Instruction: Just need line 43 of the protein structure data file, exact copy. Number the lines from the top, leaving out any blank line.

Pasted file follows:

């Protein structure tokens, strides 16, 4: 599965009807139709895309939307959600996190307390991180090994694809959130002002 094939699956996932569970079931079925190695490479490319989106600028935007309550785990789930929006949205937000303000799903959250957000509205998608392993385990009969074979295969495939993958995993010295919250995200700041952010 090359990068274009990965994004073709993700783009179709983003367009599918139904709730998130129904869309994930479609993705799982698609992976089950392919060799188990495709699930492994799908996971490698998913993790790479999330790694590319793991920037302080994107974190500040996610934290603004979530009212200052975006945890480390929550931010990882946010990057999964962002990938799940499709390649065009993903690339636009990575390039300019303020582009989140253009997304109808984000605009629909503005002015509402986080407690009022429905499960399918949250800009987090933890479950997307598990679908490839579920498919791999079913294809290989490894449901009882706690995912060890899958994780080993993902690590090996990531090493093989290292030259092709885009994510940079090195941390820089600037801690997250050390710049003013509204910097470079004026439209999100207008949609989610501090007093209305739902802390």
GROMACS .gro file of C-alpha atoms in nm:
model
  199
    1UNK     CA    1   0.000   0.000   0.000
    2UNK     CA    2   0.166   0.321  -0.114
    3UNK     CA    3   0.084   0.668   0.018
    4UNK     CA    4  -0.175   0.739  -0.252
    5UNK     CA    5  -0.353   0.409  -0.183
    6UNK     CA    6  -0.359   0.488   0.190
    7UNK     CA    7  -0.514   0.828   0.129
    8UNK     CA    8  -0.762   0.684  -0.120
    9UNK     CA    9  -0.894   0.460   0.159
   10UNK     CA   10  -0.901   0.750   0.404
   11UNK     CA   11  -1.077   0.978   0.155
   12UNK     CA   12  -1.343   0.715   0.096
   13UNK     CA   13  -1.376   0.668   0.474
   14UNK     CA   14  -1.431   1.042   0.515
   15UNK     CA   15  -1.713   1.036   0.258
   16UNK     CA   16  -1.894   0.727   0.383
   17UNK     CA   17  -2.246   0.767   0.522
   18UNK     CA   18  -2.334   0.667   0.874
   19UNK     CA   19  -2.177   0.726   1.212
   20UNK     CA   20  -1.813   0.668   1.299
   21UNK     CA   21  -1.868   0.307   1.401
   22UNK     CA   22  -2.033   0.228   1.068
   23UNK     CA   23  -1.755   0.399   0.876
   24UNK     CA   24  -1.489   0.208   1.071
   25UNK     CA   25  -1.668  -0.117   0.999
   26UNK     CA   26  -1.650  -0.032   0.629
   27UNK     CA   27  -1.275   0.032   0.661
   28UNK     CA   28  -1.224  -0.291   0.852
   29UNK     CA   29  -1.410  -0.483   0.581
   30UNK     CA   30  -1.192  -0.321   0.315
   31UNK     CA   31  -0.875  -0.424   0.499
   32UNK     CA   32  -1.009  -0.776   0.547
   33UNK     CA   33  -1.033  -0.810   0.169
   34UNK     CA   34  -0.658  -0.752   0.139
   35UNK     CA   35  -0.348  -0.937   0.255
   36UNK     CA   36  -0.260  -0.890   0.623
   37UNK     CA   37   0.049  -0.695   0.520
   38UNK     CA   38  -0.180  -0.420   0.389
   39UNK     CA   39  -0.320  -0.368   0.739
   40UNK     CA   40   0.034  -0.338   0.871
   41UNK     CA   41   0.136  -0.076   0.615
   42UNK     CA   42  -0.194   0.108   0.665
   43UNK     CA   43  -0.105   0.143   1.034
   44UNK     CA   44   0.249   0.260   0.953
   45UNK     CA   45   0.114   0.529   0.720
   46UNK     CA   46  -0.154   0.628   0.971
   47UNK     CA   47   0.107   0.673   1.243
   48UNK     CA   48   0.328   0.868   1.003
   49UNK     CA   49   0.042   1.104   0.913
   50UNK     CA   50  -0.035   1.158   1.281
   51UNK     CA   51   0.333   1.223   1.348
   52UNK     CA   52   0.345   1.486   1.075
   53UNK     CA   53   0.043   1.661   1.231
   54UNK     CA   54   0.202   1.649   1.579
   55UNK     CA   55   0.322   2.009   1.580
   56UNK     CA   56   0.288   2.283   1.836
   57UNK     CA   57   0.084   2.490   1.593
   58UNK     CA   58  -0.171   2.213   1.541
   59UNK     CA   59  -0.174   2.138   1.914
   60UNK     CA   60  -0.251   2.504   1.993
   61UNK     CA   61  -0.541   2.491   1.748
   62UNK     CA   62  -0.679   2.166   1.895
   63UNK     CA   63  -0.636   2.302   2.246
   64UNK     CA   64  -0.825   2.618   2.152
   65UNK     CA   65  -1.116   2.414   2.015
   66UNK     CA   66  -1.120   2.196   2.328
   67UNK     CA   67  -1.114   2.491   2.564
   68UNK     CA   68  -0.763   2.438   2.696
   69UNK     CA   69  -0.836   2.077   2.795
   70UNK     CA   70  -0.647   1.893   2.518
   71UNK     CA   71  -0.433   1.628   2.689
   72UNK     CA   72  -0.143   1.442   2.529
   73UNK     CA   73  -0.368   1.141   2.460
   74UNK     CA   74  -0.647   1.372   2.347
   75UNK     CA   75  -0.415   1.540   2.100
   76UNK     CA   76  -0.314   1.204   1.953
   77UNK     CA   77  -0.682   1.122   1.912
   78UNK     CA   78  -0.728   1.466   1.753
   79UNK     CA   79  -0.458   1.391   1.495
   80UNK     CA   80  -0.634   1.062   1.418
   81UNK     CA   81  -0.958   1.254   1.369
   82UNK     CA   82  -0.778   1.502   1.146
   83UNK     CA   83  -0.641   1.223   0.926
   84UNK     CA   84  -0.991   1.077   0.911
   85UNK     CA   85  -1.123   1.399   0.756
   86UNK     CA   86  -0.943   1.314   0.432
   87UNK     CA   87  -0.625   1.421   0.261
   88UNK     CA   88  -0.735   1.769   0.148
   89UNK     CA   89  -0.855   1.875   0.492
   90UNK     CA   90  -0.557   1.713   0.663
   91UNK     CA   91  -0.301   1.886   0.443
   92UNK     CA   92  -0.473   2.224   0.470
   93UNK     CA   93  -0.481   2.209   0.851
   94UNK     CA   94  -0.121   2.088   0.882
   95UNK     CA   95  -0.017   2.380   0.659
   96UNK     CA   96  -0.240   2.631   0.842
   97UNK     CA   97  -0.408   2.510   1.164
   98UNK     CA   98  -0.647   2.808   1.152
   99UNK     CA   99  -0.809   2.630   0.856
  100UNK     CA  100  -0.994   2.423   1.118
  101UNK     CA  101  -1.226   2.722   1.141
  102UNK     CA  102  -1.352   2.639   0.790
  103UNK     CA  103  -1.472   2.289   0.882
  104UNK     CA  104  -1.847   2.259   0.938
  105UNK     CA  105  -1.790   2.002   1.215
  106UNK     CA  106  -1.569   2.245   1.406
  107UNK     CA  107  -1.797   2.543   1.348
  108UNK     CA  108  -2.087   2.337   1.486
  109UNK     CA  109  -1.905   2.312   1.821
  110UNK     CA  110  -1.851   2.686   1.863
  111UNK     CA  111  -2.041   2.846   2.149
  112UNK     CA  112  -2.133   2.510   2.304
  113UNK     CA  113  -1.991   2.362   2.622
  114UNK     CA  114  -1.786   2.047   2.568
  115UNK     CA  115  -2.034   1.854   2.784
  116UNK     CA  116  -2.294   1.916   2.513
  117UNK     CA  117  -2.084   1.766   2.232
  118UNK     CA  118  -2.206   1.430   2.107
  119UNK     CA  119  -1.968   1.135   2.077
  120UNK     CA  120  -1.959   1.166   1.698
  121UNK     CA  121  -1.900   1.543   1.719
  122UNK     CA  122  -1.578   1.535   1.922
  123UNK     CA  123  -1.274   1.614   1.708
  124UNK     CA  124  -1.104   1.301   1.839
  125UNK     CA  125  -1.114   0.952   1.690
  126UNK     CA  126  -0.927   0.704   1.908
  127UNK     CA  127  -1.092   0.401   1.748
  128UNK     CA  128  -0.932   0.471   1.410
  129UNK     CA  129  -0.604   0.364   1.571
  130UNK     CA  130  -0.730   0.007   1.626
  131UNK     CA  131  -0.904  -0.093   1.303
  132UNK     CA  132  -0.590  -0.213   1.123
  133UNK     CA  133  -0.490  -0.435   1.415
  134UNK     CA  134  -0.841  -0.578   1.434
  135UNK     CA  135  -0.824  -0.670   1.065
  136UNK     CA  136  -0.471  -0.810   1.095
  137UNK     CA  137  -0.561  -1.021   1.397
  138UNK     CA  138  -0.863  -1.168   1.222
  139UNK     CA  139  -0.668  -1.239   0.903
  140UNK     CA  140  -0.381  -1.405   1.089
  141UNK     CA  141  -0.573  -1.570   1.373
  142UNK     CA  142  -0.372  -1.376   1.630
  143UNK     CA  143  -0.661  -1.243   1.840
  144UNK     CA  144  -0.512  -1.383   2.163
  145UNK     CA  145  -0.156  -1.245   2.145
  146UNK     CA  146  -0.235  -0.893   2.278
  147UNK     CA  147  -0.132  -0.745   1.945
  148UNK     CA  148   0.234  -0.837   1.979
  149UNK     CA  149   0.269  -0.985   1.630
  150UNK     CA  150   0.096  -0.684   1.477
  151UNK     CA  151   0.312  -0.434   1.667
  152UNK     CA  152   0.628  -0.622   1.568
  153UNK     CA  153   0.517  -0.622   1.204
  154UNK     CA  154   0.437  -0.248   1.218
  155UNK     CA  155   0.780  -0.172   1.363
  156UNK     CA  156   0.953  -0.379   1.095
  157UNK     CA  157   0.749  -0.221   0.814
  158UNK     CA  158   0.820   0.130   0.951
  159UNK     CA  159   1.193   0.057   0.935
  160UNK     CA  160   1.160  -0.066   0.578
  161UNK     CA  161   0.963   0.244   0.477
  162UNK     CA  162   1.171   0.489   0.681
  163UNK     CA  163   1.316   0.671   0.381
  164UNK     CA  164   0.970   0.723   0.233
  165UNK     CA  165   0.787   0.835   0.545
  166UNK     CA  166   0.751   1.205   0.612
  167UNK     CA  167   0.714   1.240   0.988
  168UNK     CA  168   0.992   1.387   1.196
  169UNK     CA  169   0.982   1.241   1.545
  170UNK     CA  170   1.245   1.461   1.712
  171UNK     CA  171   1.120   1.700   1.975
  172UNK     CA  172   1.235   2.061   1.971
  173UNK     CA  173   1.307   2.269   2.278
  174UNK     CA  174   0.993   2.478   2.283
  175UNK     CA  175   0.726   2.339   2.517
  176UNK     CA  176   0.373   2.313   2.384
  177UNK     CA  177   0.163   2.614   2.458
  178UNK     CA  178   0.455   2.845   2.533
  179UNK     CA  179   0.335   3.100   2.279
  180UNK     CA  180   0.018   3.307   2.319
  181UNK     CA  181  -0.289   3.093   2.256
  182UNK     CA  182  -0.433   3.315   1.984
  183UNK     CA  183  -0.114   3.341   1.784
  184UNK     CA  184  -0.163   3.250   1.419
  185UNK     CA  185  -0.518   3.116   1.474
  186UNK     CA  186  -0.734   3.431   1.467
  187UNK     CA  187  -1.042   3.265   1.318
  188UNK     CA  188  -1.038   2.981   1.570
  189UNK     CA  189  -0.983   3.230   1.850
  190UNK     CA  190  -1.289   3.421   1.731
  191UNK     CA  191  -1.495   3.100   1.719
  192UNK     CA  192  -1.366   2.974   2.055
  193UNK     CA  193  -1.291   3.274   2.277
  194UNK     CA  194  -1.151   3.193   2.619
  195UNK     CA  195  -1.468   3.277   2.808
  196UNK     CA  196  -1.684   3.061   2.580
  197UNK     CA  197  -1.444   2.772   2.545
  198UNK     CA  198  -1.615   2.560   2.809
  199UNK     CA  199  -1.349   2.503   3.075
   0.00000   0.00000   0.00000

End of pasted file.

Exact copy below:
   39UNK     CA   39  -0.320  -0.368   0.739